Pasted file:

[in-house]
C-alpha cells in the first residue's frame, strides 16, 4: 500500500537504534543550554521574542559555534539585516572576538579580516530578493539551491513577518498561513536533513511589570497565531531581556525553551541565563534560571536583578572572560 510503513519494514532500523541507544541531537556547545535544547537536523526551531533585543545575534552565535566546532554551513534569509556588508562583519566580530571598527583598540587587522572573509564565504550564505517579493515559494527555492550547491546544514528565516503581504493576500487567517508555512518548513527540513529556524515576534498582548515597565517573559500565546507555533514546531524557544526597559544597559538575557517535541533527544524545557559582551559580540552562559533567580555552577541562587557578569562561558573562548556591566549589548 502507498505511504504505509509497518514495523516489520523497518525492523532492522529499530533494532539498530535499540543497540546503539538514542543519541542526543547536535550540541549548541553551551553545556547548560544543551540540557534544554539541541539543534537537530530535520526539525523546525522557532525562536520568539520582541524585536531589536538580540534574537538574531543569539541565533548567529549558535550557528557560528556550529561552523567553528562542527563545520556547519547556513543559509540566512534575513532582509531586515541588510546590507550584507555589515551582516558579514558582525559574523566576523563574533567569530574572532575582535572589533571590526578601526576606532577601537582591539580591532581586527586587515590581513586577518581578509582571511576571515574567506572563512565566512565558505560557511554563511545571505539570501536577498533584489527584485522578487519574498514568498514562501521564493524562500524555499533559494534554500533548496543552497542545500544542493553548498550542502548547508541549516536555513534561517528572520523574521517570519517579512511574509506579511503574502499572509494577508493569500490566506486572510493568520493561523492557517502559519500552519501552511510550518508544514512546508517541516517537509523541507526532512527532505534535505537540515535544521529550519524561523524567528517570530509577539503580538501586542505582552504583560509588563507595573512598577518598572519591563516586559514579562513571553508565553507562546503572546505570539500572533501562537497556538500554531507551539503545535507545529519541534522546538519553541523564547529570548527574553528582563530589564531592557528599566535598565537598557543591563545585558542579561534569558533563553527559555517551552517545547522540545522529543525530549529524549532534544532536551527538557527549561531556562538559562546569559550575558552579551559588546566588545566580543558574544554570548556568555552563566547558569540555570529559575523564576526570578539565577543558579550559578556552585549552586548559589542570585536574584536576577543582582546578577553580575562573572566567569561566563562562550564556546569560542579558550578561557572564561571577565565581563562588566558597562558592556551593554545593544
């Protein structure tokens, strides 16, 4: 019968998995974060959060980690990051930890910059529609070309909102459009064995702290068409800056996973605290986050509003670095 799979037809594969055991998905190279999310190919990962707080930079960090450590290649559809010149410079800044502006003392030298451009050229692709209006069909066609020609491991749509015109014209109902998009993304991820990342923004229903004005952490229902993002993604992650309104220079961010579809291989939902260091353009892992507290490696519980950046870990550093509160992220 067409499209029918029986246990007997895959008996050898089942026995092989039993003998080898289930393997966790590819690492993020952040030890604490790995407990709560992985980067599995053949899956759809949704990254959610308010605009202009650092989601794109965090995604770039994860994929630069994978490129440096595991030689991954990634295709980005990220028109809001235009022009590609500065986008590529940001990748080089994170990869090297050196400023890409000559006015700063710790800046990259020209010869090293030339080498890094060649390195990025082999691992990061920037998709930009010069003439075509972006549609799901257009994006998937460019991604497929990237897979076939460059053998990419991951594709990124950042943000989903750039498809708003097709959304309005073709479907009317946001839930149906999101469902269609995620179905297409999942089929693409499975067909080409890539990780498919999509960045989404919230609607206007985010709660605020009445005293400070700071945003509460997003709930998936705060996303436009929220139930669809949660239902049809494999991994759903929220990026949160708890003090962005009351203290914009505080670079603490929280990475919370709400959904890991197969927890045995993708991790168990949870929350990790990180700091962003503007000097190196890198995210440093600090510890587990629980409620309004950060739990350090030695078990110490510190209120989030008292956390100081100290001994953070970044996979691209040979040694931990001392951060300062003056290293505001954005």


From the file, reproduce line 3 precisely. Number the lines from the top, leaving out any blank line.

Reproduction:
């Protein structure tokens, strides 16, 4: 019968998995974060959060980690990051930890910059529609070309909102459009064995702290068409800056996973605290986050509003670095 799979037809594969055991998905190279999310190919990962707080930079960090450590290649559809010149410079800044502006003392030298451009050229692709209006069909066609020609491991749509015109014209109902998009993304991820990342923004229903004005952490229902993002993604992650309104220079961010579809291989939902260091353009892992507290490696519980950046870990550093509160992220 067409499209029918029986246990007997895959008996050898089942026995092989039993003998080898289930393997966790590819690492993020952040030890604490790995407990709560992985980067599995053949899956759809949704990254959610308010605009202009650092989601794109965090995604770039994860994929630069994978490129440096595991030689991954990634295709980005990220028109809001235009022009590609500065986008590529940001990748080089994170990869090297050196400023890409000559006015700063710790800046990259020209010869090293030339080498890094060649390195990025082999691992990061920037998709930009010069003439075509972006549609799901257009994006998937460019991604497929990237897979076939460059053998990419991951594709990124950042943000989903750039498809708003097709959304309005073709479907009317946001839930149906999101469902269609995620179905297409999942089929693409499975067909080409890539990780498919999509960045989404919230609607206007985010709660605020009445005293400070700071945003509460997003709930998936705060996303436009929220139930669809949660239902049809494999991994759903929220990026949160708890003090962005009351203290914009505080670079603490929280990475919370709400959904890991197969927890045995993708991790168990949870929350990790990180700091962003503007000097190196890198995210440093600090510890587990629980409620309004950060739990350090030695078990110490510190209120989030008292956390100081100290001994953070970044996979691209040979040694931990001392951060300062003056290293505001954005």